• Notes when participating in rituals in Laos

    Temples are ubiquitous in Laos and the majority of them are active religious organizations with a monastery, a large home of many monks, novices and nuns dedicated to religious life. And visiting these solemn places you must pay attention to the rituals in Laos so as not to make unfortunate mistakes.
    Coming to Laos - the land of Champa flowers, people can see the clear imprints of the Buddhist culture of Laos  on the life of the ethnic people here. Not only in the features of the ancient pagodas, not only in the golden shades of monks on the way of practice, but Buddhism was present in every breath of daily life, becoming a part. weak in the spiritual life of the people of Laos. 

    From architecture, art to painting, sculpture, from language, text to literature, poetry, from costumes, cuisine to religion, the festival has the mark of Buddhism. And nowhere, the mark of Buddhism is shown vividly, richly, colorful and clearly as in the daily life of the people of the Laotian tribes.
    Visiting a temple or Wat in Laos can be a beautiful, serene experience, but there are expectations that visitors should behave properly and respectfully. Be mindful of these facts to ensure a great visit.

    Notes when performing rituals in Laos 


    The right outfit

    Lao women visiting a temple will wear ankle length dresses and long sleeves. However, do not think that it is a negative way to cover the whole body, women should be covered up to the knees with capris or a long skirt and the shoulders and chest must be completely covered. Carry a shawl in your pocket so that you can take it out when needed. Men should wear at least knee-length pants or shorts and have at least one top t-shirt or a historic collared shirt.

    Pay the entrance fee

    Many temples have free admission to visitors or devotees, but some of the more popular temples may require an entrance fee. Please obey and respect the rules of each destination. This is Laos, so you can't see a camera or any strict gatekeepers. Maybe the ticket seller is sleeping or they go somewhere, but show your respect by honestly paying. The same goes for the toilets. Lao people are not standing there to collect your money, you should be self-centered and remember but these small sums of money add up to the way the temple continues to be opened and the bathroom is cleaned to serve you .

    Take your shoes off to the temple

    It's nice to walk around the temple grounds on your favorite sneakers, but if you're into a building, leave your shoes outside. Sometimes there is a shelf or place reserved for this, other times you can leave them on the steps leading into a temple or temple. In particular, when entering a ritual in Laos , you should also take off your hat to show respect. When going inside, move clockwise and don't step between someone when they are praying and Buddha.

    Turn feet away from Buddha

    In Laos, they consider the head to be the high part and the legs are the low part of a human being so the lowest part of the body, you should be careful not to point your feet at anyone, but especially the Buddha. If you are uncomfortable sitting in a kneeling position, you can release your hips to the side with knees bent and feet facing behind you. If this is too much to bear, then cross-legged sitting is acceptable for Westerners if you are careful in which direction you keep your feet.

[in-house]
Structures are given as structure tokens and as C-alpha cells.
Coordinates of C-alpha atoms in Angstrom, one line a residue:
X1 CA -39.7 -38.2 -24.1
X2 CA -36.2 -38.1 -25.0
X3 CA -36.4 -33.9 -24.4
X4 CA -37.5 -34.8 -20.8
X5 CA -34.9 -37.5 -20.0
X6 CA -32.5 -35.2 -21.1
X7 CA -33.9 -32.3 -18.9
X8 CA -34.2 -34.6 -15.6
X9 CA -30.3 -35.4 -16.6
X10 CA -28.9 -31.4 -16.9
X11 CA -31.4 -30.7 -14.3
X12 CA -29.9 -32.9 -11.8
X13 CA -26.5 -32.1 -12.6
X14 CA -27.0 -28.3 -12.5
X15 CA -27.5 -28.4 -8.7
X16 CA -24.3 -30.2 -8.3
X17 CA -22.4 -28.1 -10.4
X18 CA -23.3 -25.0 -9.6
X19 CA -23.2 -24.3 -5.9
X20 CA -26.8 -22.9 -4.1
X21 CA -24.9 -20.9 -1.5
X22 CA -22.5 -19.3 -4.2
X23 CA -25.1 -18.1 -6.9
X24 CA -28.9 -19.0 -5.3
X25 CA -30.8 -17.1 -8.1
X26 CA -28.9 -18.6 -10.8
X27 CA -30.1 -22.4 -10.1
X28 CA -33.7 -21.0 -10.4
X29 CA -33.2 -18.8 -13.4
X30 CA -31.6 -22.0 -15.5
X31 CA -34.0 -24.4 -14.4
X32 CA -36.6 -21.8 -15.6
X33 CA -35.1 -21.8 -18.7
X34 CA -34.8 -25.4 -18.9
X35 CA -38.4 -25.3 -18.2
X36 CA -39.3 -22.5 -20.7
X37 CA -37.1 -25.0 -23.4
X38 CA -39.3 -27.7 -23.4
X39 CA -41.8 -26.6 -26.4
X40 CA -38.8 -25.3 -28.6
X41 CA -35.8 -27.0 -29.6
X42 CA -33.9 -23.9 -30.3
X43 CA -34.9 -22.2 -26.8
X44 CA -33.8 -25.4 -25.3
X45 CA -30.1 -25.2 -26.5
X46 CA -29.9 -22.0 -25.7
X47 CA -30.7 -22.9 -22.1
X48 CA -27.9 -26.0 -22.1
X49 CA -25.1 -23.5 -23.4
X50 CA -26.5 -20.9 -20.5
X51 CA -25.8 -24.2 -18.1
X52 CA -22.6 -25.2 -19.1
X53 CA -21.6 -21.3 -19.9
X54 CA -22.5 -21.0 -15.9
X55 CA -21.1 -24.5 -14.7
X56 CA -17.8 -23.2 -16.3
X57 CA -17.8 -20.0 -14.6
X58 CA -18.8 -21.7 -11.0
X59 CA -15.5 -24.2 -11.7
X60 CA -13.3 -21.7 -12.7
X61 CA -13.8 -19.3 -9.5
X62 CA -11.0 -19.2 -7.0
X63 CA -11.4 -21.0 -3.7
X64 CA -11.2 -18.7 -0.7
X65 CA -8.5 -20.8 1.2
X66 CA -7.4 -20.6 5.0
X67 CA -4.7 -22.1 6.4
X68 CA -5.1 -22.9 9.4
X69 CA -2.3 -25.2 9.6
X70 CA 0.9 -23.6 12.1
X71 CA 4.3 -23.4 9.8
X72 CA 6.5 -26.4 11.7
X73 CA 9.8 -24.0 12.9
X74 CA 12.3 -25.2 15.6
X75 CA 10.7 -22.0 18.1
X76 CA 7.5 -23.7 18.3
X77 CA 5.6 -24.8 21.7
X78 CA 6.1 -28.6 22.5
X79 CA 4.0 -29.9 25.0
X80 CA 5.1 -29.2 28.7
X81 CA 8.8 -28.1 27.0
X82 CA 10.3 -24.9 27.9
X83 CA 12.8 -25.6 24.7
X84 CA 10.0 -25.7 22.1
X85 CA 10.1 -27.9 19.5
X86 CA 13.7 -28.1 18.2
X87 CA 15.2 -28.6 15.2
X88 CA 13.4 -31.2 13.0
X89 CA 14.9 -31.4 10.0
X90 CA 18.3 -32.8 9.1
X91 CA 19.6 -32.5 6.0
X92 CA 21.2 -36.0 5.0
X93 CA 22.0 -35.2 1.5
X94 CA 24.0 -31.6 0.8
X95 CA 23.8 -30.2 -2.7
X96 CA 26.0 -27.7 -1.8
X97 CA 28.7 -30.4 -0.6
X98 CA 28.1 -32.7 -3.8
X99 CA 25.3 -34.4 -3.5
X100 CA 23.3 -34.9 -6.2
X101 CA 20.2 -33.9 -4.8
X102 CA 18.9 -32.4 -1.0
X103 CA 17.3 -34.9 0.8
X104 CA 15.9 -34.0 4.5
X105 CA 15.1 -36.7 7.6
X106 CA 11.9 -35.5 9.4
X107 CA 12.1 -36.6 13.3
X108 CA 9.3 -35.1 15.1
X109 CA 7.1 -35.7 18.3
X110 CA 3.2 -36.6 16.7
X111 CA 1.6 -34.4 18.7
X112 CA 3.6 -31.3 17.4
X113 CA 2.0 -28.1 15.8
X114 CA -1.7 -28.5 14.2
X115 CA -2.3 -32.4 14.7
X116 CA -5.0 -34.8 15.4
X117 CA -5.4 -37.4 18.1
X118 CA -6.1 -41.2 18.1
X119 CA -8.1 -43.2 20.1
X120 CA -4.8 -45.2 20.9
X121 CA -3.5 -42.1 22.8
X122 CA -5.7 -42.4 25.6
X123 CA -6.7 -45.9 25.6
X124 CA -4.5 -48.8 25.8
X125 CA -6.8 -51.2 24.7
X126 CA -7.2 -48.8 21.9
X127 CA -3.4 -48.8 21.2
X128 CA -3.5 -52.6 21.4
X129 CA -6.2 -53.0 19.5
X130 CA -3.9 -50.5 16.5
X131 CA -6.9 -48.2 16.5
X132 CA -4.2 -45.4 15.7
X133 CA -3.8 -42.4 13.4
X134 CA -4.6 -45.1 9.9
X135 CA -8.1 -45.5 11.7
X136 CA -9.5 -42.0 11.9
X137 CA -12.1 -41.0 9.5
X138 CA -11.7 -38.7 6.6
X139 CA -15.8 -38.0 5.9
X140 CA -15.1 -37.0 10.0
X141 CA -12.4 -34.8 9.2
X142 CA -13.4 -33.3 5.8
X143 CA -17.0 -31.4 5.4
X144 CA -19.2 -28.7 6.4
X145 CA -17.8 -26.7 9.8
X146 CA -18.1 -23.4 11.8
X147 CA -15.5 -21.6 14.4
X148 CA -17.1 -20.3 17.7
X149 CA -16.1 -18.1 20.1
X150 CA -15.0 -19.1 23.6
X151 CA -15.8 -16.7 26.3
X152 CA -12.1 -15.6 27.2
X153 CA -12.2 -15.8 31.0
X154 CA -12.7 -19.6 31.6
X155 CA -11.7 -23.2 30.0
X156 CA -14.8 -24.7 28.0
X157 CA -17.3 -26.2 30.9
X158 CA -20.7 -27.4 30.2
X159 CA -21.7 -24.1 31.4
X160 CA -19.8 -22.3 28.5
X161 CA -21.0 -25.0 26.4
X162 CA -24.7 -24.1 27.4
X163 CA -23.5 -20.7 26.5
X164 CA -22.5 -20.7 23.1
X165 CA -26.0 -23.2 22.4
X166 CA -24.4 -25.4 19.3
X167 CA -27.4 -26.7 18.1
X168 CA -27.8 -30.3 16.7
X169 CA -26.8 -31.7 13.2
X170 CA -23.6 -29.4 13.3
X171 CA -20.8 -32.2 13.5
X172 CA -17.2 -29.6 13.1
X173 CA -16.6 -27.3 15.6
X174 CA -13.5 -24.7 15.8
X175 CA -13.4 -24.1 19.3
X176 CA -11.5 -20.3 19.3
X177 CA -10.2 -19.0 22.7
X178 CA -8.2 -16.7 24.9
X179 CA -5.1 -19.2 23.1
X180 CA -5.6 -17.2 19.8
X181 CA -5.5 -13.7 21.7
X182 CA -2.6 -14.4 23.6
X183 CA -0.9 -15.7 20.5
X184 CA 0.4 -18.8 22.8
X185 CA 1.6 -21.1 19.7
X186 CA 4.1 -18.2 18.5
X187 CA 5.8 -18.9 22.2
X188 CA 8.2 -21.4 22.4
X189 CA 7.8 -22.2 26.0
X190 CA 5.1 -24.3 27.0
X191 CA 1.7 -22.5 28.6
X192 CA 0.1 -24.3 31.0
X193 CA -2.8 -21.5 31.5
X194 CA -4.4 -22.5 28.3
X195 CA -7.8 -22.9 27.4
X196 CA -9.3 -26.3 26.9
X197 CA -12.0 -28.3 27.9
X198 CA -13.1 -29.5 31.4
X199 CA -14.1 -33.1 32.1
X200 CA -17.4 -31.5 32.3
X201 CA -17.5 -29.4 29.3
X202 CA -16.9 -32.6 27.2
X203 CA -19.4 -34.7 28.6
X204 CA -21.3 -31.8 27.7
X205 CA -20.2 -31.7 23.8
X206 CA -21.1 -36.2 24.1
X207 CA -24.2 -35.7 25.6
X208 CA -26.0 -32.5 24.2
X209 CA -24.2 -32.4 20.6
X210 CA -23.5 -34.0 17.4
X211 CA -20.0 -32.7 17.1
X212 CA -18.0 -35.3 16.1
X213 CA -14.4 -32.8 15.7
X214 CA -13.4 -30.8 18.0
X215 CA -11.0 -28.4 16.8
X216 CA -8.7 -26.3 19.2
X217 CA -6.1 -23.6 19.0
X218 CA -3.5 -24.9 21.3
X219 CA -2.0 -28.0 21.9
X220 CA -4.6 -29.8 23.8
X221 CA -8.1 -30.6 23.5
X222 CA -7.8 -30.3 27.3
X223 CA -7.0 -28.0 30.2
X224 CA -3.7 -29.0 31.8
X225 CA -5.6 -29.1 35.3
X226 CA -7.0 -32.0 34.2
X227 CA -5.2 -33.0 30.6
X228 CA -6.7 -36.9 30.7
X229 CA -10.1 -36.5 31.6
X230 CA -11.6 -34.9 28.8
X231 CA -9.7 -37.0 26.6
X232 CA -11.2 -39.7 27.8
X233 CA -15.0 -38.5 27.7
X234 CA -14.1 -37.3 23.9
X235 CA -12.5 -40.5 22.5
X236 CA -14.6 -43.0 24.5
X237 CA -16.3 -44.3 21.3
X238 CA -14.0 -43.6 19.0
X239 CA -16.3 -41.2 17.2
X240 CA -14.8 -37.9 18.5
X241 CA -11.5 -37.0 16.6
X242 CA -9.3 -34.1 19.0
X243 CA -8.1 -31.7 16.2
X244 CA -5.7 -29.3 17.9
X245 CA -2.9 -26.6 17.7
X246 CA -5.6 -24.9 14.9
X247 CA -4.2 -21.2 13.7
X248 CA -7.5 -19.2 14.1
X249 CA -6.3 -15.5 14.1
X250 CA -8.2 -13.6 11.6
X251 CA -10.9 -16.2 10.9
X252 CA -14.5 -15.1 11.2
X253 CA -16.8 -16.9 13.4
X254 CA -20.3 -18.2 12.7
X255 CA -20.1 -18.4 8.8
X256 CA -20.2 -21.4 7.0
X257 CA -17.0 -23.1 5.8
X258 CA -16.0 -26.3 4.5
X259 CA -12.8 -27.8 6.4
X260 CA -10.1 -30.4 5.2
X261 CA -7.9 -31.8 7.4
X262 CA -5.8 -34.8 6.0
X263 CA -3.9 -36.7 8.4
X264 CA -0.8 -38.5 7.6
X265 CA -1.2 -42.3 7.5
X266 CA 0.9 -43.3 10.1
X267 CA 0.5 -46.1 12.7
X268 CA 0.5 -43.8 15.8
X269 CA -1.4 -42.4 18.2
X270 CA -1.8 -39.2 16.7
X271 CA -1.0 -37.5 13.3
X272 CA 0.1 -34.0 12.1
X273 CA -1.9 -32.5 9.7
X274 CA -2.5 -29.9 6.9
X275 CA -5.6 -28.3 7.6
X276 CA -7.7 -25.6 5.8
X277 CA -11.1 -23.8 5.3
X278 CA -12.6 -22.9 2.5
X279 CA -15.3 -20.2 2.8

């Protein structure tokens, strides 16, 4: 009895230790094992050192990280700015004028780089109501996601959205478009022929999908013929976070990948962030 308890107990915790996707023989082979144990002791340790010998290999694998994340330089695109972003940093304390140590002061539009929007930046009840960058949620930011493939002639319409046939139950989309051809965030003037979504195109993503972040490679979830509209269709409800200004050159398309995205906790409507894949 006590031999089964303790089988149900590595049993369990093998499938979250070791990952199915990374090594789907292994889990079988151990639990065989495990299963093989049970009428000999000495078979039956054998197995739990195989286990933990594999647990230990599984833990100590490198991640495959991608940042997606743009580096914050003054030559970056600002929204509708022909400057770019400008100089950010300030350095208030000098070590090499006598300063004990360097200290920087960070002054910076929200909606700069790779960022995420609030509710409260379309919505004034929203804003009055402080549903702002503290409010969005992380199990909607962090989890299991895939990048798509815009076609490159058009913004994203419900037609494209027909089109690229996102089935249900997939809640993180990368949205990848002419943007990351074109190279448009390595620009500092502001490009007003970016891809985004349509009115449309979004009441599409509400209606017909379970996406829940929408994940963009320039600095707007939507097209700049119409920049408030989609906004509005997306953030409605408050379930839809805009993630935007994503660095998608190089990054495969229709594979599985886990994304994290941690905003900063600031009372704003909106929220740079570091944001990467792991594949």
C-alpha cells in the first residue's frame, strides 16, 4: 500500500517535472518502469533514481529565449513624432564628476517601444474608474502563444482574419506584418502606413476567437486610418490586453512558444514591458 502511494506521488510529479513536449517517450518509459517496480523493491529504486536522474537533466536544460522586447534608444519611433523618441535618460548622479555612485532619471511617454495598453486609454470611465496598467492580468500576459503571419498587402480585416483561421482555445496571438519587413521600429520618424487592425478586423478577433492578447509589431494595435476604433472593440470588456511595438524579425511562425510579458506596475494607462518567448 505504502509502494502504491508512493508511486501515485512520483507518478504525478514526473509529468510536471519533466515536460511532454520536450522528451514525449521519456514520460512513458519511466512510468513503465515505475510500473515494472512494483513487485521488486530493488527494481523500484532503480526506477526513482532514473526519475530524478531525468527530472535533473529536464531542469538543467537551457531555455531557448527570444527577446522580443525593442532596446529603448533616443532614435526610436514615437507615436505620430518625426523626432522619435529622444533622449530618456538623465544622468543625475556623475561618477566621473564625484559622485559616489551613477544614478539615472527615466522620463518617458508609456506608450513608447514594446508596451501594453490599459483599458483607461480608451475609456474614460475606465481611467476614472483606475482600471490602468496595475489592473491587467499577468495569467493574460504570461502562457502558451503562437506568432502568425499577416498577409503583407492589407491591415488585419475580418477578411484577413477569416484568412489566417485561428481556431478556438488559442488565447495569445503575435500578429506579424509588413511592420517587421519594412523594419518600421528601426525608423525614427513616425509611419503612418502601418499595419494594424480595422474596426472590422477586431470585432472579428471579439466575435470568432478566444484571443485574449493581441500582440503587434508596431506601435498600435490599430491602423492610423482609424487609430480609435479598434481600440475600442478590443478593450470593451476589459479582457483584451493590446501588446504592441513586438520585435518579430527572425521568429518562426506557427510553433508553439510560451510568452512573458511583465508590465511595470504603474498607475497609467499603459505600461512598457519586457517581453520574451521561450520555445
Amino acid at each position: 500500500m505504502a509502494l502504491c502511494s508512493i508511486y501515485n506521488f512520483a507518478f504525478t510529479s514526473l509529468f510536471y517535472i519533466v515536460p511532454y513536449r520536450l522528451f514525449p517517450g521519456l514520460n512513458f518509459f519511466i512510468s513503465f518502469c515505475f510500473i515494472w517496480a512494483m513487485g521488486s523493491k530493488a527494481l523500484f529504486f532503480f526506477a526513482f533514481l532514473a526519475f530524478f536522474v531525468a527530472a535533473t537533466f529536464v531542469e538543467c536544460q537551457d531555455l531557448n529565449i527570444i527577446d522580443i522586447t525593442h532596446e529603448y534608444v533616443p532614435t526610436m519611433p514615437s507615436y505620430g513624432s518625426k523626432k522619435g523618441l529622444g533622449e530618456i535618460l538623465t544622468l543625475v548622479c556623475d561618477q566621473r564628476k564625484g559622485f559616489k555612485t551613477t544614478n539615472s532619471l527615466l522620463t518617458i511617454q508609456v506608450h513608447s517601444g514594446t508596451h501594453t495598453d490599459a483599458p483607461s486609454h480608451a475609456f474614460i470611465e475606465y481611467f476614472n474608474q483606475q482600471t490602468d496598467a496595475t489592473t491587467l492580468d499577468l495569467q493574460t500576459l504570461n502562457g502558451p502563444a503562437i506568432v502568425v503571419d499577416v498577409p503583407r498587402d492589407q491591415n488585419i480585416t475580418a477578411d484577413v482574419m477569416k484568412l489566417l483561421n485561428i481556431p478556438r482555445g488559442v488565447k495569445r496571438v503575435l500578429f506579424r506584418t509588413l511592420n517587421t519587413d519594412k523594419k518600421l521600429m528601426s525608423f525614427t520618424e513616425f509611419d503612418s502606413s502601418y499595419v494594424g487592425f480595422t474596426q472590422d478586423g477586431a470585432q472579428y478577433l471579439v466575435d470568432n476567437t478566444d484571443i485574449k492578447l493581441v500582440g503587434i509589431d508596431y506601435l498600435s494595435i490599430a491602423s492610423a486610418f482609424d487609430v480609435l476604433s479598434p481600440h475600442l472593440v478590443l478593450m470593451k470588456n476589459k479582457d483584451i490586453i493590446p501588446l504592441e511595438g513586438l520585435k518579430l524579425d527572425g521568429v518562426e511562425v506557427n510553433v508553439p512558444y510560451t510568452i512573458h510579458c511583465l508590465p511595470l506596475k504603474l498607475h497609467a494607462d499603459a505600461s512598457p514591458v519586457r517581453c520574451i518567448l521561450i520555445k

Do not eat or drink on the temple grounds


    many-year-olds-in-working-season-to-labor-4Eat or drink even if it is a snack, eat outside the shack


    Note, even if it is a snack, eat outside the temple door. Monks in Laos do not eat more than lunch. Most of the monks in the temples in the city eat two meals a day, one early in the morning and one at around 11 a.m. All eating monks are donated because Buddhist sutras forbid monks from growing, storing, cooking or picking up food.

    Talk to monks

    Many monks (Kubah) and newcomers living in monasteries are learning English and are happy to speak with you. Newcomers are boys who are studying the sutras and can be ordained for a short time or can study the dhamma temporarily to give merit to themselves and their families. When you meet them, let your palm press your thumb on your forehead, which is a ritual in Laos to pay homage. In particular, women should keep a respectful distance from the monks when talking to them or having certain interactions. Women are not allowed to touch their monks or their robes. They also may not give anything directly to the monk, except to place food in the monk's bowl during morning alms ceremonies. 

    Don't take pictures of people praying

    Photography outside of buildings in a temple complex is allowed. Remember that while you might consider it a tourist attraction, remember that the temple is a place of worship. Monks are not an artist or a performer so you can comfortably take the photos you think are the best, all your snapshots make them uncomfortable and any Buddhists in the temple come to pray or pay homage. Some temples have a policy of not using telephones and cameras inside the protected areas. It is not polite to take pictures of prayers without their permission.

    Pray or make suggestions

    The streets outside many temples have stalls selling incense, candles and folded palm leaves, and ceremonies. It's good, and even encouraged to buy these items for the ritual. If you take a candle or light incense from the temple, donate money. When you place the ceremony, kneel with your feet so that your toes are facing the entrance not towards the Buddha / Put your palms together, bring your thumbs up to your third eye and lower your head. If you are unsure of performing rituals in Laos , you can glance around and follow.

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